Generalized Anxiety Disorder
What is Generalized Anxiety Disorder (GAD)?
First and foremost, it is important to recognize that anxiety is normal. In fact, anixety is a normal human response to challenging events. Challenging events range from very mild (like where did I leave my phone) to really problematic (like perpetually worrying if your loved ones are safe).
Generalized Anxiety Disorder (GAD) is characterised by excessive, exaggerated anxiety, and worry about everyday life events even when there is no apparent threat. Daily life becomes a constant state of worry and dread. In severe cases, individuals with GAD may find it difficult to carry out daily tasks. This is compounded by the lack of drive or motivation to even get out of bed to face the day’s tasks and challenges, especially when it comes to going to work or school. Research indicates that women are more vulnerable to GAD, and the disorder tends to worsen around middle adulthood.
Eventually, anxiety may even dominate a person's cognition so much so that everyday life becomes hard to engage with. Feelings of anxiety are common, and oftentimes there are good apparent reasons. However, with the increasingly fast pace of life, coupled with unpredictable nature of COVID, Ministry of Health (MOH) Singapore estimated that about 10% of Singapore’s population experiences a form of an anxiety disorder. This means that the number of persons suffering from GAD is not an insignificant number. Therefore, you need not feel alone in your feelings, only that it is essential that help is sought if these symptoms occur.
At the same time, it is important to remember that a diagnosis of GAD is not automatically given even if one experiences most or all of the symptoms listed. GAD is a clinical diagnosis that must be made by a trained clinical psychologist or psychiatrist.
Here are some symptoms of GAD (symptoms are to be present for at least 6 months and not caused by other medical issues):
- Excessive, ongoing worry and tension
- Feeling on edge
- Feeling a sense of impending danger, panic or doom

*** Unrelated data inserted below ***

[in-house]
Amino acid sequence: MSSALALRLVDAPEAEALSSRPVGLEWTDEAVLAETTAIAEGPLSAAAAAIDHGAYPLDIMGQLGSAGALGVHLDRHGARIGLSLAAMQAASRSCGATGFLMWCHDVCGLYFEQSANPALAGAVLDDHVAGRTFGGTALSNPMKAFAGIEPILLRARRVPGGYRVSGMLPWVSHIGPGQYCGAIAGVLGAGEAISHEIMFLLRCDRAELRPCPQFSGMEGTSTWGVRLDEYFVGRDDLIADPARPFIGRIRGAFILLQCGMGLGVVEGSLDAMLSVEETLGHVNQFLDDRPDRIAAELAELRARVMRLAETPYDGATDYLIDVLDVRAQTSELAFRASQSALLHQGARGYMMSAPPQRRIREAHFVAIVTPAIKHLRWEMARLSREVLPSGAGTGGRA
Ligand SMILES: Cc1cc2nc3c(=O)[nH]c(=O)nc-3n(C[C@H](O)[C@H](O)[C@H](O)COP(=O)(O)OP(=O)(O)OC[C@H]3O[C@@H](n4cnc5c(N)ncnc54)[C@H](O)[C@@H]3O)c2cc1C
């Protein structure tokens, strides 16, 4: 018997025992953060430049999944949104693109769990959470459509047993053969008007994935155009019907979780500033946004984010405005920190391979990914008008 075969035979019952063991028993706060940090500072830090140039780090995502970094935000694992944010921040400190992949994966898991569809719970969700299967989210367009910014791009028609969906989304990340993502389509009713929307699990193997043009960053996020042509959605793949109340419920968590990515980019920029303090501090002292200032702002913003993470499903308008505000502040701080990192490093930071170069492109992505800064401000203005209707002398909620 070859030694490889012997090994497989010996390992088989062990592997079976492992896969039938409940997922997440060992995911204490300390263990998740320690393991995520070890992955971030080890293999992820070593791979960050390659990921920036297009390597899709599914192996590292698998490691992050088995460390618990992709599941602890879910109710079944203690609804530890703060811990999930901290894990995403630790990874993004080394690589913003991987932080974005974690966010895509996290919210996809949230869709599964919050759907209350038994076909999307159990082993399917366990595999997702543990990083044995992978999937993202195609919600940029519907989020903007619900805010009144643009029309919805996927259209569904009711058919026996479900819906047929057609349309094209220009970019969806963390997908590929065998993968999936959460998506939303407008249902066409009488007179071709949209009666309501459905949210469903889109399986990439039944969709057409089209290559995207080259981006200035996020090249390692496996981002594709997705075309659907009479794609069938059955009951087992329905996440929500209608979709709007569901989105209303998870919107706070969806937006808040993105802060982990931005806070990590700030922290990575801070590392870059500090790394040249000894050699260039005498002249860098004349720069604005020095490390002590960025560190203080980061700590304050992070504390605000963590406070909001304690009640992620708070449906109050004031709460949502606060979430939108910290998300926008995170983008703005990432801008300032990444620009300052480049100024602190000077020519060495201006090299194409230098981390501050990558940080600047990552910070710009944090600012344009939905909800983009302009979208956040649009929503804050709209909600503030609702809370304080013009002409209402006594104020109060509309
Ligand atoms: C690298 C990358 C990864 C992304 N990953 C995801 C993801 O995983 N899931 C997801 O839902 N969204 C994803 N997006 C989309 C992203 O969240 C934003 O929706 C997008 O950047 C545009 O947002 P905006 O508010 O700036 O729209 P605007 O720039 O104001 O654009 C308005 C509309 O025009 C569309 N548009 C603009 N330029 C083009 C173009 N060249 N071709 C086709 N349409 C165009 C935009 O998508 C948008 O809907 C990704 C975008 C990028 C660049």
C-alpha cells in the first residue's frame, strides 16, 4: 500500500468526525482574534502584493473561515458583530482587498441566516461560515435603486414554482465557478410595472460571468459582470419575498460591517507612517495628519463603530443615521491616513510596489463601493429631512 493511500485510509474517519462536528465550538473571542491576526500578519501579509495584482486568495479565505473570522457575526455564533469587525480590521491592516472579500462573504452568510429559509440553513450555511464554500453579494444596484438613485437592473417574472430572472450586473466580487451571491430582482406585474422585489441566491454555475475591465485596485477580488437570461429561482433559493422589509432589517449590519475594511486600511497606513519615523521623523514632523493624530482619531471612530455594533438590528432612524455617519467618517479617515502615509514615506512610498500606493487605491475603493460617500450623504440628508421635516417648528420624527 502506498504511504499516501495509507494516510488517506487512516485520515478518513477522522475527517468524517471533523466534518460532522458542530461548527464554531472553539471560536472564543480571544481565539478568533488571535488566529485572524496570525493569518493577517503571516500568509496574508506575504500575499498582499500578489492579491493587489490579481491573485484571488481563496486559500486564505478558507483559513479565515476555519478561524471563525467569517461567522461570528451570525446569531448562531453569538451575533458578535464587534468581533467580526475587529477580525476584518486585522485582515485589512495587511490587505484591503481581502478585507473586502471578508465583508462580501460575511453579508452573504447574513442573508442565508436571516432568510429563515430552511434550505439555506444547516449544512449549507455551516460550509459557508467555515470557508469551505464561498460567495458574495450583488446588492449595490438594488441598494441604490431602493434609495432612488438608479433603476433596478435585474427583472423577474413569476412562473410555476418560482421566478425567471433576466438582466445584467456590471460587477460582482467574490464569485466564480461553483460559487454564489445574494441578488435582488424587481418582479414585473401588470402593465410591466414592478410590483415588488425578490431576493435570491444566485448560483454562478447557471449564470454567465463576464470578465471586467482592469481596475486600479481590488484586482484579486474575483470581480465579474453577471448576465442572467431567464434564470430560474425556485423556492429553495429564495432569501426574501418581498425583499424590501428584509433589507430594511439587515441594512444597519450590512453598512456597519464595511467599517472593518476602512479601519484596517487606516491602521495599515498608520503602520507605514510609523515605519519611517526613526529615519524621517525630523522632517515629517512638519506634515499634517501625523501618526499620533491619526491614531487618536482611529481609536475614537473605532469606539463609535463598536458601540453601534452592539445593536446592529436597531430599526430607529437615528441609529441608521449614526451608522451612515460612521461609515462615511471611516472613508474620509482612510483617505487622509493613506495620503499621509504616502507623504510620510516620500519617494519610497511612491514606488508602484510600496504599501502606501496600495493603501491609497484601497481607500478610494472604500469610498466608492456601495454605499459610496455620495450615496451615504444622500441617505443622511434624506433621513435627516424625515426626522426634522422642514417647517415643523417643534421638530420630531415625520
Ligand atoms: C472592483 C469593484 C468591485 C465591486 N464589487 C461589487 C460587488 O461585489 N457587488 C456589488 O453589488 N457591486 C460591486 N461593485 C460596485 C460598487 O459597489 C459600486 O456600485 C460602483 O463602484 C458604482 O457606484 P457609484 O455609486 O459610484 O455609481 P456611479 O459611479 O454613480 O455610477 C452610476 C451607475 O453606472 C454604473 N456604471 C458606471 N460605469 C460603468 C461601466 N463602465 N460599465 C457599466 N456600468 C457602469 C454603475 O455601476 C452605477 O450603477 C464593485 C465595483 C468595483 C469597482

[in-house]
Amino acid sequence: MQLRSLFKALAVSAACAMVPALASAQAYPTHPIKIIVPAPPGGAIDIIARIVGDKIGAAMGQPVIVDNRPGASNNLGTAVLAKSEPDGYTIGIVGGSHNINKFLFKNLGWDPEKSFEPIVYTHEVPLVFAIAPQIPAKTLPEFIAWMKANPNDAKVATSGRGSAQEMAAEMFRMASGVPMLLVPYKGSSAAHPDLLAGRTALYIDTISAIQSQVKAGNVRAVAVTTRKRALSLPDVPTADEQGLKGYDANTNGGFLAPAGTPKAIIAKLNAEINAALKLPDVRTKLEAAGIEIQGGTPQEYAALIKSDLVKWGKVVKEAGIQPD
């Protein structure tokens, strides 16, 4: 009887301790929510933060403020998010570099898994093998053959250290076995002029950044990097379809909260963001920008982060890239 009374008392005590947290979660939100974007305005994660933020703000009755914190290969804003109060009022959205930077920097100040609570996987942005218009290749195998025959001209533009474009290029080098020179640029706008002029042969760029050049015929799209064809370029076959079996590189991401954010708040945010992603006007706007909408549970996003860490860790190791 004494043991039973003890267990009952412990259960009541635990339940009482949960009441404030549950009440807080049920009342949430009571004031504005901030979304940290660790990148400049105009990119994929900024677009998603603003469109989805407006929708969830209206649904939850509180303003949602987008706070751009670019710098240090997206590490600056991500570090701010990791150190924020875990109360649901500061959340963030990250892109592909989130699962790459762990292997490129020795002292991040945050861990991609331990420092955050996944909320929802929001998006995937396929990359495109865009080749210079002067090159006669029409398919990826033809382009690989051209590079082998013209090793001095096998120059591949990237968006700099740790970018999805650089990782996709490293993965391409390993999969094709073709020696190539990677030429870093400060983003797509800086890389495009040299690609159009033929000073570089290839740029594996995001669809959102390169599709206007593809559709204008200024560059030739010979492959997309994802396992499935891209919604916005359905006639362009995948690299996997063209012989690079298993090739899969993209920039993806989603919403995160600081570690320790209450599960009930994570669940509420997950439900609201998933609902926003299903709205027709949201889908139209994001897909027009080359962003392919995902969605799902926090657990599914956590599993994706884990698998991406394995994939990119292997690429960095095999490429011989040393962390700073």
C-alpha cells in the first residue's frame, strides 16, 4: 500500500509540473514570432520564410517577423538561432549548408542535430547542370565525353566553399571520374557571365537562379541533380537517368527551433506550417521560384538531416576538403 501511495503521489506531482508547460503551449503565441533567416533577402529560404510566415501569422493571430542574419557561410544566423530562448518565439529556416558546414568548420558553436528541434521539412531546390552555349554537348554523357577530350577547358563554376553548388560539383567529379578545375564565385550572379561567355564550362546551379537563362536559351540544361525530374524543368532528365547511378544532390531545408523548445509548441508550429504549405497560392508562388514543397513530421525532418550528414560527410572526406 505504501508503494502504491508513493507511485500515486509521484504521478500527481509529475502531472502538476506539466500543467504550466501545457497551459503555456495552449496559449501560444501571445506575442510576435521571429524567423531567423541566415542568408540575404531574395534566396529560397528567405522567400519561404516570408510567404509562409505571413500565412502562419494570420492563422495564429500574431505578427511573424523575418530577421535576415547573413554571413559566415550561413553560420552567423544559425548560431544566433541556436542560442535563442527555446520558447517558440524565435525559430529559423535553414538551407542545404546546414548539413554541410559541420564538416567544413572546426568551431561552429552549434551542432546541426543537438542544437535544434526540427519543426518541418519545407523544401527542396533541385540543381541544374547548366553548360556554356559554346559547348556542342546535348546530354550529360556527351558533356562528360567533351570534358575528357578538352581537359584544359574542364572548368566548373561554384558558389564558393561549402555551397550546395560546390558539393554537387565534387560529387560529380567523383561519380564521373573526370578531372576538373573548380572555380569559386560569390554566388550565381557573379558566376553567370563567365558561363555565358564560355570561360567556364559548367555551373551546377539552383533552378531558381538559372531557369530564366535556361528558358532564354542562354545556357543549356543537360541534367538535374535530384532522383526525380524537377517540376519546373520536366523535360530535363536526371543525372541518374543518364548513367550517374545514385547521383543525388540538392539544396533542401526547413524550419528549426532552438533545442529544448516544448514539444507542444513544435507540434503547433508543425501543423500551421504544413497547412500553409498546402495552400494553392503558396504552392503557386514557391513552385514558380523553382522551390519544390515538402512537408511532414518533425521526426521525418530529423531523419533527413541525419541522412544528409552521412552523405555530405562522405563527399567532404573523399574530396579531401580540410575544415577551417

- Unrealistic view of problems
- Restlessness or a feeling of being "edgy"
- Trouble concentrating
- Tiring easily or being fatigued
- Increased crankiness or irritability
- Trouble sleeping
- An increased heart rate or heart palpitations
- Muscle tension or muscle aches and soreness
Fortunately, GAD responds well to treatment, especially if there is early intervention. Psychotherapy (Cognitive Behavior Therapy (CBT), Exposure Therapy and Response Prevention therapies) has been found to be very effective in treating GAD. Medication may also be necessary in some instances, and our clinicians will work in collaboration with psychiatrist to provide holistic care.
If the above mentioned symptoms apply to you, here are some tips and tricks to effectively manage your anxiety.
4 tips to manage your anxiety:
Exercise releases endorphins (i.e., feel-good chemicals) which enhances your sense of well-being
Engaging with a healthy diet
Eating a well balanced meal, and eating at regular timings.
Avoiding caffeine and alcohol
These beverages although enjoyable may catalyse feelings of anxiety or impede on your circadian rhythm which may influence anxiety levels.
Deep breathing techniques
This sends a message to the brain to calm down and relax. Especially when you are experiencing, increased heart rate, breathing and blood pressure. Deep breathing sends the message to relax.